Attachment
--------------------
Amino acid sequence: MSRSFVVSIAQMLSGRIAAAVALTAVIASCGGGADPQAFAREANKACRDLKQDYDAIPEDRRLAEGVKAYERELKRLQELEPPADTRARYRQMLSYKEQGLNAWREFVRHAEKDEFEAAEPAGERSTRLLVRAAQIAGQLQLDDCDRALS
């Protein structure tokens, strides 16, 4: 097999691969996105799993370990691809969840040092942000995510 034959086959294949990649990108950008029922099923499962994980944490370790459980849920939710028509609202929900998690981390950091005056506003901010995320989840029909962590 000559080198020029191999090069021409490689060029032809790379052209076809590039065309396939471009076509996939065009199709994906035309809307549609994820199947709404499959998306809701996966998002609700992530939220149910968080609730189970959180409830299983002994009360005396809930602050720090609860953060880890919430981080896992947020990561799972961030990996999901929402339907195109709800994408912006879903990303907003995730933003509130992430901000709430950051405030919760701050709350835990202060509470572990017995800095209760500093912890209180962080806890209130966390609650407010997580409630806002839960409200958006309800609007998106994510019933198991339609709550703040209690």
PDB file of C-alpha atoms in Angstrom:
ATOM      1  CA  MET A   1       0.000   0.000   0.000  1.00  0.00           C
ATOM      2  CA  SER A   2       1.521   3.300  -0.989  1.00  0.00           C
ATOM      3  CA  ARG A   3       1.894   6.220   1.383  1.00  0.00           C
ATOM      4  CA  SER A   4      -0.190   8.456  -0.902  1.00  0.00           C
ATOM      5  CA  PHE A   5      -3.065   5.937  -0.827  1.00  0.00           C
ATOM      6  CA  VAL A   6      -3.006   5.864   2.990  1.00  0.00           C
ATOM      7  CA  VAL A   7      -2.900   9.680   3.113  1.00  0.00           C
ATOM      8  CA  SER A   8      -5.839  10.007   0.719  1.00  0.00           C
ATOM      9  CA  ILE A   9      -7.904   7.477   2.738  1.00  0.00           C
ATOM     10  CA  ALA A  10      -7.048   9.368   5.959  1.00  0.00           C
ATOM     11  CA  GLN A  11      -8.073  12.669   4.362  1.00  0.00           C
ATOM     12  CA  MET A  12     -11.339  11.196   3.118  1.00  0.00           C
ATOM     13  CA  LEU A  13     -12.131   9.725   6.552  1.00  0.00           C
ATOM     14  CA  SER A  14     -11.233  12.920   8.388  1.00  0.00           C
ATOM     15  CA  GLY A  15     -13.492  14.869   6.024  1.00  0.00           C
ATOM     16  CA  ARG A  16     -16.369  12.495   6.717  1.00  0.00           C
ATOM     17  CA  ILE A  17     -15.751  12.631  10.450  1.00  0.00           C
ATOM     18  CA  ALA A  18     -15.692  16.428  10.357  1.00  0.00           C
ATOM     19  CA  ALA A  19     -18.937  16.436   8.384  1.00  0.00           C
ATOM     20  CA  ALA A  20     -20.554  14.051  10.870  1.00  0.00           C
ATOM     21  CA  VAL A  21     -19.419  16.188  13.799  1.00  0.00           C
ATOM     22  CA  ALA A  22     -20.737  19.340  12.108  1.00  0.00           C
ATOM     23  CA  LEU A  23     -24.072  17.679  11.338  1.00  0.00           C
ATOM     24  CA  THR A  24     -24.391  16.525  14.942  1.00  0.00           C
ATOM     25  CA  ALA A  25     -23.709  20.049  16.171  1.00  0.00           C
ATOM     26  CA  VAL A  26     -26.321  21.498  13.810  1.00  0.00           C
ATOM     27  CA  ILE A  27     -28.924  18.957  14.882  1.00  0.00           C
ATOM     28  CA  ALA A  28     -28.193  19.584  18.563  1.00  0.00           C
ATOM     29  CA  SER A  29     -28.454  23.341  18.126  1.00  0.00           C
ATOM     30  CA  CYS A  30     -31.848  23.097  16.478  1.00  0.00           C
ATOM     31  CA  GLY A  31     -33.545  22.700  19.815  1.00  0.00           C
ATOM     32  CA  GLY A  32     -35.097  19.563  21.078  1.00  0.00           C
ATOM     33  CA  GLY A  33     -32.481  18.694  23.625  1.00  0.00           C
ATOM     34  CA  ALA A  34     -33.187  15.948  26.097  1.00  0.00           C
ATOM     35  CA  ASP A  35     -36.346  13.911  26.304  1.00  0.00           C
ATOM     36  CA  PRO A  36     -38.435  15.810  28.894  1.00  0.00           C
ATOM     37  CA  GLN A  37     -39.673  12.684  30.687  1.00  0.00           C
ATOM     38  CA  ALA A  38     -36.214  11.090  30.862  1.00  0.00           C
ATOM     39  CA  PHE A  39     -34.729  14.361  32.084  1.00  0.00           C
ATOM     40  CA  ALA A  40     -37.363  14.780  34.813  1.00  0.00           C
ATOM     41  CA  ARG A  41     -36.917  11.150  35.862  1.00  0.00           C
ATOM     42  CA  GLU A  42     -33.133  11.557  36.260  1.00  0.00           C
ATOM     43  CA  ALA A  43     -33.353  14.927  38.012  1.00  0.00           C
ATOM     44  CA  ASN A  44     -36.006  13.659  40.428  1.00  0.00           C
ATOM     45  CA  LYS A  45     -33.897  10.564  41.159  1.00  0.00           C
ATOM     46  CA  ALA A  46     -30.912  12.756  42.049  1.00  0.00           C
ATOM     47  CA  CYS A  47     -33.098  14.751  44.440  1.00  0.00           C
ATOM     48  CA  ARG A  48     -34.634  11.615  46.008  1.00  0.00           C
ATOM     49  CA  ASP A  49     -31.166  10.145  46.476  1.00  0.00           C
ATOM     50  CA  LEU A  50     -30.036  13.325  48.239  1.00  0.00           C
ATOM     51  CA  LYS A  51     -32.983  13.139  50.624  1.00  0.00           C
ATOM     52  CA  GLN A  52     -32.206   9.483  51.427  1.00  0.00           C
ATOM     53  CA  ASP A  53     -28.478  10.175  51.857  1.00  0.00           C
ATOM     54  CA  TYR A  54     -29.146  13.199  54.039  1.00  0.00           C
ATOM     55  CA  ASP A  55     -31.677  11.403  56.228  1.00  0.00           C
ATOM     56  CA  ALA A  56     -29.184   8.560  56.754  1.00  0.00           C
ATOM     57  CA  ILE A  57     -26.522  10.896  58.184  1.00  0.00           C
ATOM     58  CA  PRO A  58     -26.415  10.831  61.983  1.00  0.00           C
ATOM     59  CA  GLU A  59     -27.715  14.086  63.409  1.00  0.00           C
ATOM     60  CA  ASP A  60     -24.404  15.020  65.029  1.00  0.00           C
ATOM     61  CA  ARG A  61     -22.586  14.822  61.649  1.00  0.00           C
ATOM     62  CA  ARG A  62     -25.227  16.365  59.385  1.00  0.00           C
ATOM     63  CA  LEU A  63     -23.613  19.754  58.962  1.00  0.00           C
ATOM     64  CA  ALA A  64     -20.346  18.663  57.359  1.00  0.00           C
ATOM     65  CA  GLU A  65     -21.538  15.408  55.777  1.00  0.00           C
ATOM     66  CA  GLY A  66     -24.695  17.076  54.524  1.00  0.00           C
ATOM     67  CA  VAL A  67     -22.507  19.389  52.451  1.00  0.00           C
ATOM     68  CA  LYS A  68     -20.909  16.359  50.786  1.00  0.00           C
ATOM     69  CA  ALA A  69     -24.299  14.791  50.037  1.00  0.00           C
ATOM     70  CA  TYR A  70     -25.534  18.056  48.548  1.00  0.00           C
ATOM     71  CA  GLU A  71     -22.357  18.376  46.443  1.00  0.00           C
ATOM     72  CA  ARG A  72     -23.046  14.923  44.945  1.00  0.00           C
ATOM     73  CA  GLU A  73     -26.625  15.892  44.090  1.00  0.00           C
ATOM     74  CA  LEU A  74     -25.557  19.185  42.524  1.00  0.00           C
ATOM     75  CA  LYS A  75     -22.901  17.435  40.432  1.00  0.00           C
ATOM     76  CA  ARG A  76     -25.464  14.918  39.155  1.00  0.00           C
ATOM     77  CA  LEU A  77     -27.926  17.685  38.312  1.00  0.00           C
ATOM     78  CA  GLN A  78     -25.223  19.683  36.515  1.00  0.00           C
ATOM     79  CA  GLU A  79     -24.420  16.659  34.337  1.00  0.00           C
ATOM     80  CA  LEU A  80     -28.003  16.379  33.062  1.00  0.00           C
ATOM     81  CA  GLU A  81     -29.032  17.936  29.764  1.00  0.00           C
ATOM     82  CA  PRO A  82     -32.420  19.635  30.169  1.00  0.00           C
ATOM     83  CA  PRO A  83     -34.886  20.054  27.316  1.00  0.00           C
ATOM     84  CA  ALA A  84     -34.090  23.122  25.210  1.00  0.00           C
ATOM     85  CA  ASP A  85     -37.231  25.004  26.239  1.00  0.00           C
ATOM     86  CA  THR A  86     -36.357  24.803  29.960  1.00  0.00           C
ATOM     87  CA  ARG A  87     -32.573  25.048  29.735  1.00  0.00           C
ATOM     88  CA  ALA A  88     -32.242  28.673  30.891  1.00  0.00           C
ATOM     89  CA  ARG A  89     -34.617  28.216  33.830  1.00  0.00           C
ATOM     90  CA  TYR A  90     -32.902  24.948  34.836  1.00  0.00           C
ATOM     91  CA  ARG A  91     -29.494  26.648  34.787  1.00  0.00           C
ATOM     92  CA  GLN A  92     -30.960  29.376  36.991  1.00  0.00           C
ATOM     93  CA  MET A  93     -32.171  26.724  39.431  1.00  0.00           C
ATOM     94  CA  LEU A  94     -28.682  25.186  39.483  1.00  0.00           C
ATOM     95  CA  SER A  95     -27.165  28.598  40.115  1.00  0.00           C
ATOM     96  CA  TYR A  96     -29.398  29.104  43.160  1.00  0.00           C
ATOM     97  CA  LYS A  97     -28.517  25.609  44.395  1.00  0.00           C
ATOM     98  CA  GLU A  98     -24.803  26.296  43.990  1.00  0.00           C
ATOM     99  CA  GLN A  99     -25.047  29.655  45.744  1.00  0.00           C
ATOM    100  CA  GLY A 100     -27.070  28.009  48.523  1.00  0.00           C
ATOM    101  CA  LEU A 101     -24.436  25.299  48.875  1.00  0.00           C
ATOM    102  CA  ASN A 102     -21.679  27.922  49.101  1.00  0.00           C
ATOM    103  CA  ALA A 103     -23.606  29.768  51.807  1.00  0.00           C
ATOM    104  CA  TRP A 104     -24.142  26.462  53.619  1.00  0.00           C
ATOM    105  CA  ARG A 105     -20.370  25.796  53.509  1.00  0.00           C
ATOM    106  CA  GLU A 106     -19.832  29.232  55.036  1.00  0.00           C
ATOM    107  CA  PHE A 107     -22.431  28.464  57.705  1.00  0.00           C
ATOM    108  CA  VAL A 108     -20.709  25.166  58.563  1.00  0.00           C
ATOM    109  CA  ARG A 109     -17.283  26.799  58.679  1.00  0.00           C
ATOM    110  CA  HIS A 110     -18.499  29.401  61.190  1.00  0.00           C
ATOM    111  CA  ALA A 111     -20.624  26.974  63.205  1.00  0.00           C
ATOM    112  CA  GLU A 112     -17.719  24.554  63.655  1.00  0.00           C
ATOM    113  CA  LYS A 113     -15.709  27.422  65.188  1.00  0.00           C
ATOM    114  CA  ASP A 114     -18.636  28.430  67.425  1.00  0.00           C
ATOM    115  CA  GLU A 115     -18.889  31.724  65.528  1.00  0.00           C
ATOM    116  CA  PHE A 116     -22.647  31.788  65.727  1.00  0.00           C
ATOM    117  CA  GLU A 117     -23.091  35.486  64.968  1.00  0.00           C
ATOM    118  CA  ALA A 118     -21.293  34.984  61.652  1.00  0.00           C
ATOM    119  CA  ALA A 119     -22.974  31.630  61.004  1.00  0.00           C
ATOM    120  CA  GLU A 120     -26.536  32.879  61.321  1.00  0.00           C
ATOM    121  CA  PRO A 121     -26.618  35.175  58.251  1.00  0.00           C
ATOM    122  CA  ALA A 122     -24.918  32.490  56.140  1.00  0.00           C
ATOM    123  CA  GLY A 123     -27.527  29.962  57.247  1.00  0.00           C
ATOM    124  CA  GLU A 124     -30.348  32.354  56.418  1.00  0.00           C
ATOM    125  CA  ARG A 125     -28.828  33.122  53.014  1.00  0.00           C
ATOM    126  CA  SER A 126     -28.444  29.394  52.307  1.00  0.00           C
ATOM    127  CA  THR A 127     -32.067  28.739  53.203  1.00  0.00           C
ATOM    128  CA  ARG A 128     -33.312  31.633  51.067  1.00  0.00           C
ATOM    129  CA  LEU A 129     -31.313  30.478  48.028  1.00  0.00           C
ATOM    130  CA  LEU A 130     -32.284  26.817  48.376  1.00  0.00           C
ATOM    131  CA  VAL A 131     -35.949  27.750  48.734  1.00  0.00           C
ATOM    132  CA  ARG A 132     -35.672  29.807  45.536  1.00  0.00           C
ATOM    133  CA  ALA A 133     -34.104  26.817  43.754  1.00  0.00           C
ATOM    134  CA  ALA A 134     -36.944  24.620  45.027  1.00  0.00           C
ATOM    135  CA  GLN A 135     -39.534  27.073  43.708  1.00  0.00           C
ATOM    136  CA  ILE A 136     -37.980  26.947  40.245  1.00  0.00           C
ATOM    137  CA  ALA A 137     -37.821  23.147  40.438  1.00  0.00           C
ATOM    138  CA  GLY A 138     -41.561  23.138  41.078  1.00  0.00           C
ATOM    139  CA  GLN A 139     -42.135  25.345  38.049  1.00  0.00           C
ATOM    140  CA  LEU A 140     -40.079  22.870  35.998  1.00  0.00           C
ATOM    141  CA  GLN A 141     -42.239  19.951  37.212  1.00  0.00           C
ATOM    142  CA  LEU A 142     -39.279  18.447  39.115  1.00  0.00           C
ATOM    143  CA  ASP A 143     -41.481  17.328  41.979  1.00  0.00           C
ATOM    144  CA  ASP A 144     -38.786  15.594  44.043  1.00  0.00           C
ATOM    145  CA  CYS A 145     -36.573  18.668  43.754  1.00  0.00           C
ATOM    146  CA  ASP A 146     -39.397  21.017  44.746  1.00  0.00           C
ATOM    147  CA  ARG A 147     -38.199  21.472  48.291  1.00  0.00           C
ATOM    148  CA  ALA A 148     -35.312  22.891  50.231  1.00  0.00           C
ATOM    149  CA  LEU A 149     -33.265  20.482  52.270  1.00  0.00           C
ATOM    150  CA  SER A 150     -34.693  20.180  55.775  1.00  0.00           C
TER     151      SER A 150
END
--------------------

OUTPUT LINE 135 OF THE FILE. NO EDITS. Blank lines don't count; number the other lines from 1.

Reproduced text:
ATOM    132  CA  ARG A 132     -35.672  29.807  45.536  1.00  0.00           C